Bracing for Biden’s Educational Failure
There’s a stark difference between what the Trump administration has delivered and what Joe Biden promises to do.
If you saw our tribute from Mark Alexander earlier this week, you already know that the great Walter Williams has passed away.
Professor Williams, whom Alexander called “a fine gentlemen, an Army veteran, an American Patriot, and scholar of the first order,” was, of course, also a teacher. And given the damage that a Biden administration would do to the educational advances that conservatives have made during the Trump years, we thought it worth contrasting these two educational worldviews.
As The Wall Street Journal’s Madeleine Ngo reports, “Joe Biden has vowed to bring sweeping changes to education and to reverse some of the civil rights-related moves made under President Trump. The current education secretary, Betsy DeVos, sought to bolster school-choice programs, proposed cuts to public-school funding and called for swift school reopenings during the coronavirus pandemic. Mr. Biden, meanwhile, has said he wants to expand resources for public schools and has pledged to appoint a teacher to head the Education Department.”
Regarding those rotten public schools and the civil rights-based, freedom-driven concept of school choice, Department of Education spokesperson Angela Morabito said, “There is no one less powerful and more marginalized than the student trapped in a failing, government-assigned school with no way out.”
Former Obama Education Secretary Arne Duncan, though, says those policies are going to “fundamentally change.”
Biden himself has pledged to reinstitute the Obama administration’s rules on “transgender” students and bathroom choice as well as its awful “guilty until proven innocent” Title IX sexual-assault directive. And he’s likely to do the same with racist Obama-era guidelines that encouraged the use of race in college admissions and that directed schools to count by race when punishing students for misbehavior.
Biden also said, tellingly, during a presidential victory speech earlier this month, “For American educators, this is a great day for you all. You’re going to have one of your own in the White House, and Jill’s going to make a great first lady.” Notice how he addressed American educators and not American parents. Which cohort do you think has a greater stake in the education of our nation’s children?
In addition, Biden has called for “more stringent guardrails for charter schools,” which is euphemism soup for slashed funding and more onerous regulations.
Professor Williams had always been more than a bit dubious of leftist do-gooders like Duncan and Biden, especially as it pertained to inner-city blacks. “I think that the Democrats have been very successful in portraying themselves as the caring people,” he said, “when, if you look at the effects of the Democratic Party on black people, I think it’s horrible, it’s horrendous. For example, if you ask the question, ‘In what cities do blacks live under the worst conditions — in terms of crime, rotten education, poor services?’ — these are the very cities that have been run for decades by Democrats.”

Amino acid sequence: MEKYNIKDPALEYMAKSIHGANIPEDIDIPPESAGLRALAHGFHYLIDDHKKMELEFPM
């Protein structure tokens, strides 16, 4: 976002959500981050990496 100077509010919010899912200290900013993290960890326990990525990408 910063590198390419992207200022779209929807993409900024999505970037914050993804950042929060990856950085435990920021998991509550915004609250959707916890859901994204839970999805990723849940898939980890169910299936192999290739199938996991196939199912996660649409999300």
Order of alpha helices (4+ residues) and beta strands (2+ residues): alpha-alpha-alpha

Why do we have a sense that the Good Professor had a lot more street cred here than Arne Duncan and his ilk?
Professor Williams’s second-to-last column, which we posted Wednesday, is titled, sadly but fittingly, “Black Education Tragedy Is New.” In it, he discussed the often-ignored truth that black educational underachievement hasn’t always been as disastrous as it is in today’s inner cities.
“Should we blame this education tragedy on racial discrimination or claim that it is a legacy of slavery?” he asked. “Dr. Thomas Sowell’s research in ‘Education: Assumptions Versus History’ documents academic excellence at Baltimore’s Frederick Douglass High School and others. This academic excellence occurred during the late 1800s to mid-1900s, an era when blacks were much poorer than today and faced gross racial discrimination.”
He didn’t believe that this awful disparity is preordained. “You can bet the rent money,” he said, “that white liberals and high-income blacks would not begin to accept the kind of education for their children that most blacks receive.” Williams pointed to a rise in violence and a drop in respect as root causes: “First- and second-graders telling teachers to ‘Shut the f— up’ and calling teachers ‘b—h,’” as he put it.
“Years ago,” he concludes, “much of the behavior of young people that we see today would have never been tolerated. … Today, unfortunately, we have replaced practices that worked with practices that sound good and caring. And we are witnessing the results.”
Biden’s “solution”? More of the same, but with gusto — because the teachers unions will have “one of their own” in the White House. And if black parents don’t like it, well, as Joe might say, “You ain’t black.”
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